Childhood

After the flurry of shots during the first two years of your child's life, he finally gets a break. Usually there is no routine scheduled immunization between the ages of two and four. However, if your child goes to daycare, the daycare may require your child to get tested for tuberculosis through a skin test. This is also called the PPD skin test (PPD stands for purified protein derivative), the tuberculin test, or the Mantoux test (named after the French physician who helped invent this test). This test is not technically a vaccine but a screening test to see who may have been exposed to tuberculosis. This book will not discuss the TB test because it is beyond the topic of vaccine. Talk to your doctor for more information about this test.

Four to Six Years

When your child is ready to enter preschool, the school usually requires a form to be filled out. This form includes a copy of your child's immunization record or a statement that you have declined immunization because it is against your religious or ethical principles.

The four-year vaccination includes the second MMR vaccine, the second chickenpox vaccine, the fifth dose of the DTaP vaccine, and the fourth IPV (killed polio) vaccine. If your child has not gotten the hepatitis A vaccine, this is the time to get that, too.

Essential

Even though the second MMR vaccine is usually scheduled at the four-to six-year visit, it can be given as early as four weeks after the initial MMR vaccine. If your child has already received two doses of the MMR vaccine (assuming the first dose is given after the first birthday), a third dose would be unnecessary.

Adolescent Years

Many adolescents are not getting the vaccines they need because they are busy with school, and there is no frequent, regularly scheduled visit to the doctor's around this time. Unless they are sick and come to the doctor's office often, they can slip through the cracks and get behind on their immunization needs.

The most common missed vaccine for adolescents is the tetanus booster. The booster given to adolescents is different from the DTaP vaccine designed for younger children. For children older than eleven, the Tdap booster vaccine is recommended instead. The difference between the childhood DTaP vaccine and the adolescent Tdap vaccine is that the Tdap vaccine contains smaller amounts of the diphtheria and pertussis components.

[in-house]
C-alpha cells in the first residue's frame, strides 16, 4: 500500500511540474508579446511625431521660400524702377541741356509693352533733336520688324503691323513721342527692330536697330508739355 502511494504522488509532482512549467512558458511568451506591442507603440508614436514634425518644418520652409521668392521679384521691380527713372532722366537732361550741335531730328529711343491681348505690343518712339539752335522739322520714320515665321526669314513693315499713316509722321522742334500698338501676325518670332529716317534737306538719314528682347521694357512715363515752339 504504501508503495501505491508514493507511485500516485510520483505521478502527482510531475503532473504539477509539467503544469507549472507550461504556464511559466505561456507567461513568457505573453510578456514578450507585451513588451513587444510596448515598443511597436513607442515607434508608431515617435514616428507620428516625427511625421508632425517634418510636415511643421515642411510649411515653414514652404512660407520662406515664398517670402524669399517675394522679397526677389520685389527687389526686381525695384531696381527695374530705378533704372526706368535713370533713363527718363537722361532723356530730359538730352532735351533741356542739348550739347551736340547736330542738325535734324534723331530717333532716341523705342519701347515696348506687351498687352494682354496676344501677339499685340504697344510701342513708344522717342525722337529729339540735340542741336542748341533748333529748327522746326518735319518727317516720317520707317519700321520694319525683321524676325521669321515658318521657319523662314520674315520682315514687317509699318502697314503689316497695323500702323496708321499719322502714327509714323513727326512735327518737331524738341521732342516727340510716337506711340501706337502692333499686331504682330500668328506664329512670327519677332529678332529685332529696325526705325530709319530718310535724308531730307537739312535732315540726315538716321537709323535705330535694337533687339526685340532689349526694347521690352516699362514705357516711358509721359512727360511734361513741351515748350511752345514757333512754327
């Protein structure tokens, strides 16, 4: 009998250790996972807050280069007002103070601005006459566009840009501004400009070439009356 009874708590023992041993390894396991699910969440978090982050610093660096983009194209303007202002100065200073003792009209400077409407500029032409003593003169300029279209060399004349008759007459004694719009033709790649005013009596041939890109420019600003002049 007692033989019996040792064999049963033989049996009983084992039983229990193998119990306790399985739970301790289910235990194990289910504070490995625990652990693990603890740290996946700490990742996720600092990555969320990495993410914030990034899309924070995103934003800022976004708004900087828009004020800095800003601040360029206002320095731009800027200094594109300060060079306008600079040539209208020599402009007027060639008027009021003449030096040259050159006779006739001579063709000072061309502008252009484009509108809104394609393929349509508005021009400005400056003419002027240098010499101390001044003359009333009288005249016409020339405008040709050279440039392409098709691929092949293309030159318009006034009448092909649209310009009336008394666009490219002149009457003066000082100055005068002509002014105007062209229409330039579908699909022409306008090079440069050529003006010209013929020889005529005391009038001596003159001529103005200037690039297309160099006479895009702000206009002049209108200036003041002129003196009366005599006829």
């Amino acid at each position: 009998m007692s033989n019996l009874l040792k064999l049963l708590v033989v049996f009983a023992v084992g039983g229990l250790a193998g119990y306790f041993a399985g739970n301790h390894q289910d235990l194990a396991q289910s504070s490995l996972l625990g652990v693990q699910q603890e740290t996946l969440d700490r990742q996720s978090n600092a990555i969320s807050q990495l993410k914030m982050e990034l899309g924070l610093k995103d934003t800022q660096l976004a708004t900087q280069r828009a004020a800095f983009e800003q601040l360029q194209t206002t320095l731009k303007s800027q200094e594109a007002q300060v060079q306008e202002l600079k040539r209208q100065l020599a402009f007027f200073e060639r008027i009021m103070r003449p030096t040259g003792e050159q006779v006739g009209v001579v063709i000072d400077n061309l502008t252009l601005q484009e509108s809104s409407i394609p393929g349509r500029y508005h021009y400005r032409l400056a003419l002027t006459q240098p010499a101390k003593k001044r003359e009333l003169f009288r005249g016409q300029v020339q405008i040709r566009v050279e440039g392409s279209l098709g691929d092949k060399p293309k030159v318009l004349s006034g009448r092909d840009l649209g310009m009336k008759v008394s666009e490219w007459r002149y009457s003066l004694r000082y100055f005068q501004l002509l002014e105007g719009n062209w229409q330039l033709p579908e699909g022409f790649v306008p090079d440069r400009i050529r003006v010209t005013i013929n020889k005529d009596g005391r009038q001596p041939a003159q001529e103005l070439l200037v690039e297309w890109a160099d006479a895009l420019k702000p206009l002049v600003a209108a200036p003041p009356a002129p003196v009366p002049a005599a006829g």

The capitalization scheme for the DTaP vaccine and the Tdap vaccine actually confers some meaning. The capitalized letter in the name means the vaccine contains a full dose of that particular component. The small letter in the name means that the vaccine contains only a partial dose of a component.

For example, the DTaP means this vaccine has the full dose for the diphtheria, tetanus, and pertussis component. The small a stands for acellular, indicating that this vaccine does not have whole pertussis germ in the vaccine. The Tdap vaccine only contains the full dose of the tetanus vaccine. The letters d and p are not capitalized because the Tdap vaccine contains only partial doses for these two components. The older Td booster had a full dose of the tetanus component but only a partial diphtheria component. The Td booster did not have any pertussis component in the vaccine.

In addition to the Tdap booster, adolescents may have fallen behind on their hepatitis A vaccine and chickenpox booster. The hepatitis A vaccine was not universally recommended when some adolescents were still in their childhood, so they may have never gotten this vaccine. Only one dose of the chickenpox vaccine was given prior to 2006, but the new recommendation suggests two doses for everyone. Therefore, many teens may have only received one dose.

Starting in 2005, a new vaccine for adolescents that prevents meningitis became available. A single dose of the meningococcal vaccine (trade name Menactra) is recommended for all children age eleven to eighteen. Please refer to Chapter 16 for a detailed discussion about this new vaccine.

Finally, the HPV (human papilloma virus) vaccine was introduced in 2006. This vaccine is recommended only for girls between age eleven and twenty-six. Please consult Chapter 17 of this book for a comprehensive description for the HPV vaccine.

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